Updated: March 14, 2014 at 11:06 pm
Colorado College senior Alexander Krushelnyski has been a strong all-around forward throughout his four years in a Tigers uniform.
This season he added another duty, mentor, said CC assistant Eric Rud.
"He's a senior who has filled whatever role given him," Rud said, adding that his work with freshmen Alex Roos and Sam Rothstein showed his willingness to help the rookies.
It was a different role than before and one that Krushelnyski took on as a learning experience after a career year (43 points, 28 assists) his junior season.
"Every team is different and every season is a learning experience," he said. "Life is a learning experience."
The senior from Bloomfield Hills, Mich., joined the program's Century Club with his 100th career point (41 goals) on an empty-netter that clinched the Gold Pan series win over Denver.
His ability to freelance draws a lot of attention whenever he touches the puck. That creativity generates chances for himself and his linemates.
"Communication has been important," Roos said. "He was always willing to listen to whatever ideas we had. He didn't dismiss it because we are new. With his ability to create, you have to make sure to get open and be ready."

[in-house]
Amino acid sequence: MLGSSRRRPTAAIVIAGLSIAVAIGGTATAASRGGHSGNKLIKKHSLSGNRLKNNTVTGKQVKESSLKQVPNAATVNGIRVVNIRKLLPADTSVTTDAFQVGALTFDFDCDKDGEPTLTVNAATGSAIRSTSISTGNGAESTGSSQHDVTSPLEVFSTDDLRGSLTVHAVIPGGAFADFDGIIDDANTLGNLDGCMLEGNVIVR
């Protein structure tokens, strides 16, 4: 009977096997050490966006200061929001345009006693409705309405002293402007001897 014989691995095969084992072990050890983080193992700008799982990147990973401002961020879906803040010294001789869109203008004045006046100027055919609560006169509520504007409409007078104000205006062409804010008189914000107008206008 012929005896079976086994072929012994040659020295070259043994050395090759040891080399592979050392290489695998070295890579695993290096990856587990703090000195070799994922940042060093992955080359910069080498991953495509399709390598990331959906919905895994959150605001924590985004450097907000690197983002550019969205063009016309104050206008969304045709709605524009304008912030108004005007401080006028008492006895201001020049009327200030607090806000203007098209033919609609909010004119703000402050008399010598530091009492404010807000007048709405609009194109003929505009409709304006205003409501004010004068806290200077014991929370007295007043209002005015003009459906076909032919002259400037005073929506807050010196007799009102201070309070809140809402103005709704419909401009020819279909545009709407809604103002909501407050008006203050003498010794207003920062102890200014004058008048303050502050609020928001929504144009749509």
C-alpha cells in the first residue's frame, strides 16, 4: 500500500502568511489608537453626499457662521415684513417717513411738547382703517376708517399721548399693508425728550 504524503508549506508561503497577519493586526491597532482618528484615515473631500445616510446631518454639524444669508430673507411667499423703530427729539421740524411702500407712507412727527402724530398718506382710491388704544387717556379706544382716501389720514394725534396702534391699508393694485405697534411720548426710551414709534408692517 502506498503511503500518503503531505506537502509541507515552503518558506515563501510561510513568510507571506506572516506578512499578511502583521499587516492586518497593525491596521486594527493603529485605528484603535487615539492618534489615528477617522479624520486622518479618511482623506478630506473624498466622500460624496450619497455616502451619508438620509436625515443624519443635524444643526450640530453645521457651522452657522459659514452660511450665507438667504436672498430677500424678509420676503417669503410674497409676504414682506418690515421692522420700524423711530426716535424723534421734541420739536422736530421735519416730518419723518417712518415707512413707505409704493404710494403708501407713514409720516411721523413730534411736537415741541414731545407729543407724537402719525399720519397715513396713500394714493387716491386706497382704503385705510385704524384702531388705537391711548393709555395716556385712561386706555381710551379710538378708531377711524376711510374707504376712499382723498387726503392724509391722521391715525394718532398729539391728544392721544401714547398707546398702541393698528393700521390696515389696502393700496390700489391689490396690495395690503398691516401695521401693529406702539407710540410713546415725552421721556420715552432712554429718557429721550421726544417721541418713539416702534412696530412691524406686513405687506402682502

Krushenyski's efforts on the defensive end were recognized by the National Collegiate Hockey Conference coaches when he was named as one of three finalists for Defensive Forward of the Year. He is on the league's scholar-athlete team and one of eight finalists for that individual award.
"He's a student of the game and plays important minutes," CC assistant Joe Bonnett said. "He's an efficient penalty-killer who makes smart decisions with the puck. He has played well on both ends his entire career. He has earned respect around the league."
Thorimbert climbs up career saves list
With 17:28 left in the second period, CC senior goalie Josh Thorimbert made career save No. 2,070, which moved him past NHL netminder Curtis McElhinney (2,069, 2001-5) into ninth place all-time at CC. Jeff Sanger (2,161, 1998-2002) is in eighth. The record is 3,630 by Marty Wakelyn (1982-86).